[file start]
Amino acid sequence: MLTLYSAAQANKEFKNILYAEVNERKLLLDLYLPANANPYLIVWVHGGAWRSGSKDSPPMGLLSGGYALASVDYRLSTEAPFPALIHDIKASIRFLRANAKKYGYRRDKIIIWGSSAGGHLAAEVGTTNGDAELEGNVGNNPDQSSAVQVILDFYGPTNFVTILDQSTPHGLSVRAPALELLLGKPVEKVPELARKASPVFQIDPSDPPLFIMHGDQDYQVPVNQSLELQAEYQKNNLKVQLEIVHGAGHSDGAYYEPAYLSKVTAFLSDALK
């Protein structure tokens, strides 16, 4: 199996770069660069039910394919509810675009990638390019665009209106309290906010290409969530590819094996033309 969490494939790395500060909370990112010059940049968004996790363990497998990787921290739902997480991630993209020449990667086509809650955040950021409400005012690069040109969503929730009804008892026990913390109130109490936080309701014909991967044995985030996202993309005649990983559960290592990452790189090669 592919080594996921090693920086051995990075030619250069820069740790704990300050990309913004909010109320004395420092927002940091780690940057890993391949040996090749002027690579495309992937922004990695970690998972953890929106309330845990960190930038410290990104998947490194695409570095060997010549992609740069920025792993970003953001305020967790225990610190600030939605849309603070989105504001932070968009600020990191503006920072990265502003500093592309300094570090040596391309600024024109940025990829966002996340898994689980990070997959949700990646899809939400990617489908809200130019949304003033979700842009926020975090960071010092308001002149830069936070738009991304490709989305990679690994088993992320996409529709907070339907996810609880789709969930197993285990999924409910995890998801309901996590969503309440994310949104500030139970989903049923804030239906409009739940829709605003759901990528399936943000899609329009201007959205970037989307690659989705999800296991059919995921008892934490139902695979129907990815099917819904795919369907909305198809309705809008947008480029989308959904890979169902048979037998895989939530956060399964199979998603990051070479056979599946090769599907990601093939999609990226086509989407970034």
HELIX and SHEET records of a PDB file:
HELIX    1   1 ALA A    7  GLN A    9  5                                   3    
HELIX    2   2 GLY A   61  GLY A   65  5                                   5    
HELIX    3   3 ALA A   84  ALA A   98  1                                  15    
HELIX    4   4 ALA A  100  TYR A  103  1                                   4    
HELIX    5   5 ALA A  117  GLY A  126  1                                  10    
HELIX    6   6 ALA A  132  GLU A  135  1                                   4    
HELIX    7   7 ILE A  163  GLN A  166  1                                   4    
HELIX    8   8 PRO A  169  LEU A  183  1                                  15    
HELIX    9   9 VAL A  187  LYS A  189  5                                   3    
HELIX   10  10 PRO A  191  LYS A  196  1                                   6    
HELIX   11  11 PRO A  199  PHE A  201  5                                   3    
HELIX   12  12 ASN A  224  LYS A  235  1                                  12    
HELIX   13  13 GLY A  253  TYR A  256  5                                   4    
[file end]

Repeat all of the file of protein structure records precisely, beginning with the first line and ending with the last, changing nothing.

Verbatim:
Amino acid sequence: MLTLYSAAQANKEFKNILYAEVNERKLLLDLYLPANANPYLIVWVHGGAWRSGSKDSPPMGLLSGGYALASVDYRLSTEAPFPALIHDIKASIRFLRANAKKYGYRRDKIIIWGSSAGGHLAAEVGTTNGDAELEGNVGNNPDQSSAVQVILDFYGPTNFVTILDQSTPHGLSVRAPALELLLGKPVEKVPELARKASPVFQIDPSDPPLFIMHGDQDYQVPVNQSLELQAEYQKNNLKVQLEIVHGAGHSDGAYYEPAYLSKVTAFLSDALK
């Protein structure tokens, strides 16, 4: 199996770069660069039910394919509810675009990638390019665009209106309290906010290409969530590819094996033309 969490494939790395500060909370990112010059940049968004996790363990497998990787921290739902997480991630993209020449990667086509809650955040950021409400005012690069040109969503929730009804008892026990913390109130109490936080309701014909991967044995985030996202993309005649990983559960290592990452790189090669 592919080594996921090693920086051995990075030619250069820069740790704990300050990309913004909010109320004395420092927002940091780690940057890993391949040996090749002027690579495309992937922004990695970690998972953890929106309330845990960190930038410290990104998947490194695409570095060997010549992609740069920025792993970003953001305020967790225990610190600030939605849309603070989105504001932070968009600020990191503006920072990265502003500093592309300094570090040596391309600024024109940025990829966002996340898994689980990070997959949700990646899809939400990617489908809200130019949304003033979700842009926020975090960071010092308001002149830069936070738009991304490709989305990679690994088993992320996409529709907070339907996810609880789709969930197993285990999924409910995890998801309901996590969503309440994310949104500030139970989903049923804030239906409009739940829709605003759901990528399936943000899609329009201007959205970037989307690659989705999800296991059919995921008892934490139902695979129907990815099917819904795919369907909305198809309705809008947008480029989308959904890979169902048979037998895989939530956060399964199979998603990051070479056979599946090769599907990601093939999609990226086509989407970034």
HELIX and SHEET records of a PDB file:
HELIX    1   1 ALA A    7  GLN A    9  5                                   3    
HELIX    2   2 GLY A   61  GLY A   65  5                                   5    
HELIX    3   3 ALA A   84  ALA A   98  1                                  15    
HELIX    4   4 ALA A  100  TYR A  103  1                                   4    
HELIX    5   5 ALA A  117  GLY A  126  1                                  10    
HELIX    6   6 ALA A  132  GLU A  135  1                                   4    
HELIX    7   7 ILE A  163  GLN A  166  1                                   4    
HELIX    8   8 PRO A  169  LEU A  183  1                                  15    
HELIX    9   9 VAL A  187  LYS A  189  5                                   3    
HELIX   10  10 PRO A  191  LYS A  196  1                                   6    
HELIX   11  11 PRO A  199  PHE A  201  5                                   3    
HELIX   12  12 ASN A  224  LYS A  235  1                                  12    
HELIX   13  13 GLY A  253  TYR A  256  5                                   4    